MD Tax Assessment Amount – $598,110.61
Reduction Amount $531,320.75 – 89%
Refund from Reverse Audit – $17,085.98
Interest Savings – $189,486.77
Large commercial and federal government contractor provides general contracting services in Maryland and Washington DC. This Taxpayer was selected by the Comptroller’s Office for a first-time MD sales and use tax audit. The Taxpayer undoubtedly got sticker shock when the auditor provided them the initial workpapers where they owed $598,110.61. Marsu was contacted by the Taxpayer’s lawyer and accountant to assist in the review of the workpapers. This Taxpayer was deemed a consuming contractor and the assessment was for the failure to pay use tax on their expenses and assets. Marsu assisted the accountant with the two schedules as follows:
- For capital assets, the auditor reviewed all Maryland assets and listed just 2 invoices as taxable. Marsu found no errors with this schedule.
- For expenses – Job Cost Materials, the auditor reviewed a three-month sample period and listed 45 invoices as taxable. Marsu pulled each job folder and reviewed each invoice and was able to get 26 invoices deleted from the schedule and had 2 invoices removed and put on a separate schedule and taxed individually. The tax assessed was reduced from $590,987.93 to $61,753.77, a savings of $529,234.16. Five of the remaining 19 invoices were credit card transactions and were not reviewed by this Taxpayer for use tax payments.
- For expenses – G & A Expenses, the auditor reviewed the same three-month sample and listed 9 invoices as taxable. Marsu reviewed each line and provided documentation to get 1 line deleted from the workpapers. The tax was reduced from $6,247.28 to $4,161.89, a savings of $2,085.29. Eight of the 9 invoices listed were credit card transactions which were not reviewed by this Taxpayer for use tax payments.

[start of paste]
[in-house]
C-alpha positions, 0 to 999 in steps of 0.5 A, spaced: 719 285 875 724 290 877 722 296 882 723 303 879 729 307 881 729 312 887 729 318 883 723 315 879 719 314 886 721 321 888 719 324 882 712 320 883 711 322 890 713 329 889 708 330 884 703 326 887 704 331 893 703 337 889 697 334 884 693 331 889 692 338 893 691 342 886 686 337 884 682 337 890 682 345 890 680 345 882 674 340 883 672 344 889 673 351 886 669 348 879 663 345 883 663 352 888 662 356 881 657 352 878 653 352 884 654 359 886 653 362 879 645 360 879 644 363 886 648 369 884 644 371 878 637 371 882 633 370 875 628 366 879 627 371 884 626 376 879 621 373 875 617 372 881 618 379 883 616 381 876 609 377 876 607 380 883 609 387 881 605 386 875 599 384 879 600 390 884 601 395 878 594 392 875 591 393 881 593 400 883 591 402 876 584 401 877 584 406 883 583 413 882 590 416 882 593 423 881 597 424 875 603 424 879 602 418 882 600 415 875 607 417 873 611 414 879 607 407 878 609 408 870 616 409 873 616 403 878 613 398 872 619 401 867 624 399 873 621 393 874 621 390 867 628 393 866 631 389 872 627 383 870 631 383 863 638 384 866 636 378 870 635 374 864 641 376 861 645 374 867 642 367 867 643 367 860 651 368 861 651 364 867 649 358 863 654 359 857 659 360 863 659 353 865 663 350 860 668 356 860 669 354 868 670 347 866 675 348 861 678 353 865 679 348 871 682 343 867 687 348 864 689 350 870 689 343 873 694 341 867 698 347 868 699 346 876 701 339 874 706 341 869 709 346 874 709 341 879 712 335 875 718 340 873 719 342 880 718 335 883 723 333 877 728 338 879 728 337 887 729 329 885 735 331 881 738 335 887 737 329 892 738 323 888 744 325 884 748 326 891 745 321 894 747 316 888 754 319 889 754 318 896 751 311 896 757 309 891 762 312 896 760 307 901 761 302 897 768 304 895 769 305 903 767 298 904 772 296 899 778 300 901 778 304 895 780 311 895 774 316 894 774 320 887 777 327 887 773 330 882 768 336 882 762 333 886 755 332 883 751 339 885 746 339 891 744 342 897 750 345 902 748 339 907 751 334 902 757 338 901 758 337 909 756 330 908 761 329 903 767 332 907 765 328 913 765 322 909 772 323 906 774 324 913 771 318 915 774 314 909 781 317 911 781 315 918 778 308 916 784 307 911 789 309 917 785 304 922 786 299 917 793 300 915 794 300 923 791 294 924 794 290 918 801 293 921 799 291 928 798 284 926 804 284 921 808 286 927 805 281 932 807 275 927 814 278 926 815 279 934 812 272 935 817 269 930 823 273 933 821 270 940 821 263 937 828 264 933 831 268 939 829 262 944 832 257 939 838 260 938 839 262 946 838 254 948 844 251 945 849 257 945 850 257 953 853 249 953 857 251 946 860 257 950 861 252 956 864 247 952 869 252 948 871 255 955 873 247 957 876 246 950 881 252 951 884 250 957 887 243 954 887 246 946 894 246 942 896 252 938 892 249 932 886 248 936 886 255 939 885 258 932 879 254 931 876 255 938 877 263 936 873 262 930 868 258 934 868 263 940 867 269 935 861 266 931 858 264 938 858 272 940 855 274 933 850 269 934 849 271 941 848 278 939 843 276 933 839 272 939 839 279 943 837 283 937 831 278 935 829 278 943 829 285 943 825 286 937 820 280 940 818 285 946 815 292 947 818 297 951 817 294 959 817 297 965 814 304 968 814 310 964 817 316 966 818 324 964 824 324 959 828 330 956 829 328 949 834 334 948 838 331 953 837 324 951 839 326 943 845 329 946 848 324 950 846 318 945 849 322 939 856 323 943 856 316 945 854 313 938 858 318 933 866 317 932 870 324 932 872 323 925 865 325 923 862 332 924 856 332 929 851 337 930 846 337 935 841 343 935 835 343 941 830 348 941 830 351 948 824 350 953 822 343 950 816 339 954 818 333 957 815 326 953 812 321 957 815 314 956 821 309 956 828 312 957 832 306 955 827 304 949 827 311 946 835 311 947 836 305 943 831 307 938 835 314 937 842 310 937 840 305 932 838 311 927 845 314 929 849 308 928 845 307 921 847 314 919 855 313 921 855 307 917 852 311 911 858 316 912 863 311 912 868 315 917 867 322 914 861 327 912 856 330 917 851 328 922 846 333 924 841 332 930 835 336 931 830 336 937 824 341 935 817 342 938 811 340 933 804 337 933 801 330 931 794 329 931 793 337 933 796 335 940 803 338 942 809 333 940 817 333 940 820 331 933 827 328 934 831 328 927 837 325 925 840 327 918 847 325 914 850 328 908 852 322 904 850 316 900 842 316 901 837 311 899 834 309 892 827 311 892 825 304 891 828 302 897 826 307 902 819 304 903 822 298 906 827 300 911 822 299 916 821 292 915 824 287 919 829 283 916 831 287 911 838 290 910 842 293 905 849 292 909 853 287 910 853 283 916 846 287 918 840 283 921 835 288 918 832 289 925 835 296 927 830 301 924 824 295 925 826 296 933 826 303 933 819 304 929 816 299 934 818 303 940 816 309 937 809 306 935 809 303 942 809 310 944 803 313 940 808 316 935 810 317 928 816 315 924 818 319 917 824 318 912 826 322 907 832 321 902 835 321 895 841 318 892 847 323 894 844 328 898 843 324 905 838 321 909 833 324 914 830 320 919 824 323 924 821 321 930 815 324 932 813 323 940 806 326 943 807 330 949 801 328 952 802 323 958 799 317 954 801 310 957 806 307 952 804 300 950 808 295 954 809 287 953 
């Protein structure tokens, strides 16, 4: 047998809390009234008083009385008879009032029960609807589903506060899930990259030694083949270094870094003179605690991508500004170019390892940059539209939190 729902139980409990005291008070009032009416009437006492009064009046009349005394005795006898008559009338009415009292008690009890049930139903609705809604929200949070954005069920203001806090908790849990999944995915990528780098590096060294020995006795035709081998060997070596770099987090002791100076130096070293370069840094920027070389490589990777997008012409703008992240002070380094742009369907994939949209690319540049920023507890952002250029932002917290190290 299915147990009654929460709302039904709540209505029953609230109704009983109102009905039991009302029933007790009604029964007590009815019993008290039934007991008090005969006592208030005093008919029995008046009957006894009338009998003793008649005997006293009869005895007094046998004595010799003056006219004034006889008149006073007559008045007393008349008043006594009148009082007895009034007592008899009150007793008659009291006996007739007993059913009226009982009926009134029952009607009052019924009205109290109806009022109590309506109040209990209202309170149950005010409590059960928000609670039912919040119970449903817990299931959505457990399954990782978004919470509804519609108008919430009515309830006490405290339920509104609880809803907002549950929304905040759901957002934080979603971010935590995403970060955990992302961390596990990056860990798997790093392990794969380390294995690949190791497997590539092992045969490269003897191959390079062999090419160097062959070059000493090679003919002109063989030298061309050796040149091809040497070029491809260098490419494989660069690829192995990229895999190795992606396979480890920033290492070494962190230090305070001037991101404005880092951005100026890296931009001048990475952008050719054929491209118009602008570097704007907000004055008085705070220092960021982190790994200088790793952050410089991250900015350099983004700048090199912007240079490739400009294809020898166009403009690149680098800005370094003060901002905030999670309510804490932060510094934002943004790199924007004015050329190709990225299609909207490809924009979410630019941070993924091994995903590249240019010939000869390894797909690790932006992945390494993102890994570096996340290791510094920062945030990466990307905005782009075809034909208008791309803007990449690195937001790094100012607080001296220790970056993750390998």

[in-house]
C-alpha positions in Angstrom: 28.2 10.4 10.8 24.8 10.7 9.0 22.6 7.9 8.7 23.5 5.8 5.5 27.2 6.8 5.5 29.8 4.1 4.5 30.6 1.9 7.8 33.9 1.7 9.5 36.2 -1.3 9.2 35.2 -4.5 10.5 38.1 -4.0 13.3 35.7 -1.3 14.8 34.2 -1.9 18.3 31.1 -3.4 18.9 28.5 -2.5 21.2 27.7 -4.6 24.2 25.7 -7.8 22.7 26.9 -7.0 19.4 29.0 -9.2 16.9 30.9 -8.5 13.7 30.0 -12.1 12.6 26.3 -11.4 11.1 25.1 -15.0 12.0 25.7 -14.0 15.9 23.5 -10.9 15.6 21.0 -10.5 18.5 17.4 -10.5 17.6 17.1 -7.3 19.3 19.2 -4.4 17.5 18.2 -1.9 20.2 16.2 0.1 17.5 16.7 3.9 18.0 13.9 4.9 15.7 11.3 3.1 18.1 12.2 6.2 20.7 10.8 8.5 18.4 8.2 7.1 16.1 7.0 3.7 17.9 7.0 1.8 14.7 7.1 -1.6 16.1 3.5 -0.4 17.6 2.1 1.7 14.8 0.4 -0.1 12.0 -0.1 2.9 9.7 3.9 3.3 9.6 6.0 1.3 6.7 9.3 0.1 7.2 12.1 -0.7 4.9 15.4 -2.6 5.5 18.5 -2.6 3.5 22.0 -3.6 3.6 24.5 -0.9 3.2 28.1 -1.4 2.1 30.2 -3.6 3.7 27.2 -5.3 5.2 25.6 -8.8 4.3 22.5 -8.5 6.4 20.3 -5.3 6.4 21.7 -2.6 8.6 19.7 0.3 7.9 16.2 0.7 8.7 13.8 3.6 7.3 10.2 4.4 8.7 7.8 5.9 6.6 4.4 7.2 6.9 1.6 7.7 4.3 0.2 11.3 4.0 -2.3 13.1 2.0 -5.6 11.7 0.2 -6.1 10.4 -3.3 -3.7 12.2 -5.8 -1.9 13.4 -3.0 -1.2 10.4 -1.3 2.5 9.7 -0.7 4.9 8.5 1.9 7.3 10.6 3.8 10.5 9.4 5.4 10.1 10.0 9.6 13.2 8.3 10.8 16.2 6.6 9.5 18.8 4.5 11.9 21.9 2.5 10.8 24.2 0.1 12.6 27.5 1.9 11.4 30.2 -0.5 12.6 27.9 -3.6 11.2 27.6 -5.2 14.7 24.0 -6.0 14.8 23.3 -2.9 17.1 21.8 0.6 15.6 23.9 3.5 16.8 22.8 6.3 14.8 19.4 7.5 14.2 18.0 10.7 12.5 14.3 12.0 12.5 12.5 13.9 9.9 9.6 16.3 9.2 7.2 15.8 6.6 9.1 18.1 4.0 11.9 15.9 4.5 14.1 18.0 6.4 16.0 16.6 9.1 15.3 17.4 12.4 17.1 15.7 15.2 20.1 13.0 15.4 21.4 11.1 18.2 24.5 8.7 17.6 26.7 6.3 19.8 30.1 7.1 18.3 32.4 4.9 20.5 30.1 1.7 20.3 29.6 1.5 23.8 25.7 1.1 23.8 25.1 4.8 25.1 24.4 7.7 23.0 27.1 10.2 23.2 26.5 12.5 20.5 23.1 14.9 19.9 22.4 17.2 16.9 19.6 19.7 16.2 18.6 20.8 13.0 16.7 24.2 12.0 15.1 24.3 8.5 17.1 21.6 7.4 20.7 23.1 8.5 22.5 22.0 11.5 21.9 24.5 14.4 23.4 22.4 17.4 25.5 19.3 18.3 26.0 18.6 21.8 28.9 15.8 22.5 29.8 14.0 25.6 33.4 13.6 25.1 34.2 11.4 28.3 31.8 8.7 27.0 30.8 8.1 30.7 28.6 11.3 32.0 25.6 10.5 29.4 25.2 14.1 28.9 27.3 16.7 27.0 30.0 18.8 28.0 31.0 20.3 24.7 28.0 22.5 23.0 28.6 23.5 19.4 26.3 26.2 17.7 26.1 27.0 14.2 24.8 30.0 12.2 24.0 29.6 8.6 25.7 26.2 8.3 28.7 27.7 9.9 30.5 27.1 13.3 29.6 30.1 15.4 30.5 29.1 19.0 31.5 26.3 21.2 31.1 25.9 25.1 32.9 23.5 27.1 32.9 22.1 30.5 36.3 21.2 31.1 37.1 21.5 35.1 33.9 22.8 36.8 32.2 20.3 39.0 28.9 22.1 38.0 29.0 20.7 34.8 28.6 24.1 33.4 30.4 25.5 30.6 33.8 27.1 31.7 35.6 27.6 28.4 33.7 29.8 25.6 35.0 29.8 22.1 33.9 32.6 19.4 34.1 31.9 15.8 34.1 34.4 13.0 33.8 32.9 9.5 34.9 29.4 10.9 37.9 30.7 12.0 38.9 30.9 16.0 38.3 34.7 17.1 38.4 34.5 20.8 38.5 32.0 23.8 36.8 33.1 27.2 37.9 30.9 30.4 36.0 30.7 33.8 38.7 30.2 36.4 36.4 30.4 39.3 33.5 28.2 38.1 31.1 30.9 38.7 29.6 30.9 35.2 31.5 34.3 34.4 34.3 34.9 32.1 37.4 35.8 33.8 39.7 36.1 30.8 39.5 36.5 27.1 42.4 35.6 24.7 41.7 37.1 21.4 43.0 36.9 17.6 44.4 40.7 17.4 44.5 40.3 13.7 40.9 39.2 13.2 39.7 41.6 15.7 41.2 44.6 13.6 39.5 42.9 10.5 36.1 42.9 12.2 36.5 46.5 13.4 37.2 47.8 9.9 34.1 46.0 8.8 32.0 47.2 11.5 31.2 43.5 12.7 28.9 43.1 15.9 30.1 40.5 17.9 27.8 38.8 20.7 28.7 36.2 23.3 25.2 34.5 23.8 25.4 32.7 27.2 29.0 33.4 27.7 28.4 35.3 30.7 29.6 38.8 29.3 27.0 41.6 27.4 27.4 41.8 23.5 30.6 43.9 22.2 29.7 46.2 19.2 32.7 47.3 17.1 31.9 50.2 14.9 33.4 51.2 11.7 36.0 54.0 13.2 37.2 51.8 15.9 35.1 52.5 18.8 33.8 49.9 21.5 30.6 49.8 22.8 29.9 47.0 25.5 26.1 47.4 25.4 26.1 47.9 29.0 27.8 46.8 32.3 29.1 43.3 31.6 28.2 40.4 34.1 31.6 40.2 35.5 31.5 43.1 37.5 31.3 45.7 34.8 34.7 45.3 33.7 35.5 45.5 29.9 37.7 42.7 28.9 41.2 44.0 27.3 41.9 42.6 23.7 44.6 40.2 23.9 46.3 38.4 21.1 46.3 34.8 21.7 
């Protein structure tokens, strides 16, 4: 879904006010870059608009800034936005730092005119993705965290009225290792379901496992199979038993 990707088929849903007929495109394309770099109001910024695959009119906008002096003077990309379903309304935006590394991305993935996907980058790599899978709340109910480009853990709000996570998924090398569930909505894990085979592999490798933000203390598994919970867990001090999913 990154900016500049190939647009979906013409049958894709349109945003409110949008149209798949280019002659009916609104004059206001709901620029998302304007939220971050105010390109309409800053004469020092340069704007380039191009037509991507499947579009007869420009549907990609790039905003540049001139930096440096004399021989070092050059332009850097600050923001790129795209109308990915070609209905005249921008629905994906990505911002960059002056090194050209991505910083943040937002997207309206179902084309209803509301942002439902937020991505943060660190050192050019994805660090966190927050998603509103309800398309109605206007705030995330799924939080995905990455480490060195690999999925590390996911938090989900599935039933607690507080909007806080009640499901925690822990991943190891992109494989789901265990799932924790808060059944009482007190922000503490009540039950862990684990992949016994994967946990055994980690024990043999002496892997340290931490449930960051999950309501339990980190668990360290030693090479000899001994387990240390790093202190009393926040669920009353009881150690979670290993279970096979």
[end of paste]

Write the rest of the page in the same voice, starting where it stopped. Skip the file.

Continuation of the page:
- For expense projection methodology – Job Cost Materials, Marsu documented and presented an alternative projection methodology that was approved by the Comptroller’s Office. This new methodology saved the Taxpayer $23,564.77 in taxes in the final workpapers.
With Marsu’s assistance, this Taxapayer was able to significantly reduce their tax assessment. The original workpapers had the Taxpayer owing $598,110.61 in taxes and the final workpapers had the Taxpayer owing just $66,789.86. Marsu performed a reverse audit and documented sales and use taxes paid in error and the Comptroller’s Office approved and included the refund in the amount of $17,085.98 in the audit workpapers as required by law.
Main Audit Issues
The Comptroller’s Office properly deemed this Taxpayer as a consuming contractor; therefore this Taxpayer is liable for sales and use taxes on all materials purchased directly by them and tangible personal property deemed tangible personal property after installation by a subcontractor into a job.
Unfortunately, this Taxpayer dealt with a lot of these gray area tax issues where there is not a lot of written information on, but the Comptroller’s Office loves to audit for and assesses many a business. This gray area deals with Regulation 19 and the State’s definition of tangible personal property. Pursuant to Regulation 19C, the Comptroller’s Office has written the following:
Reg. 19C(3) – “If the intention of the annexation is for a temporary purpose, that is, for the enjoyment or use of the material as a chattel or personalty, the material will be considered to retain its character a tangible personal property. Machinery used in a production activity retains its character as tangible personal property without regard to the method or permanency of its annexation to real property. Farm equipment, a foundation in support of machinery and equipment used in a production activity and any machinery, device, or equipment which is required for conformance with air or water pollution laws or regulations retain their character as tangible personal property”.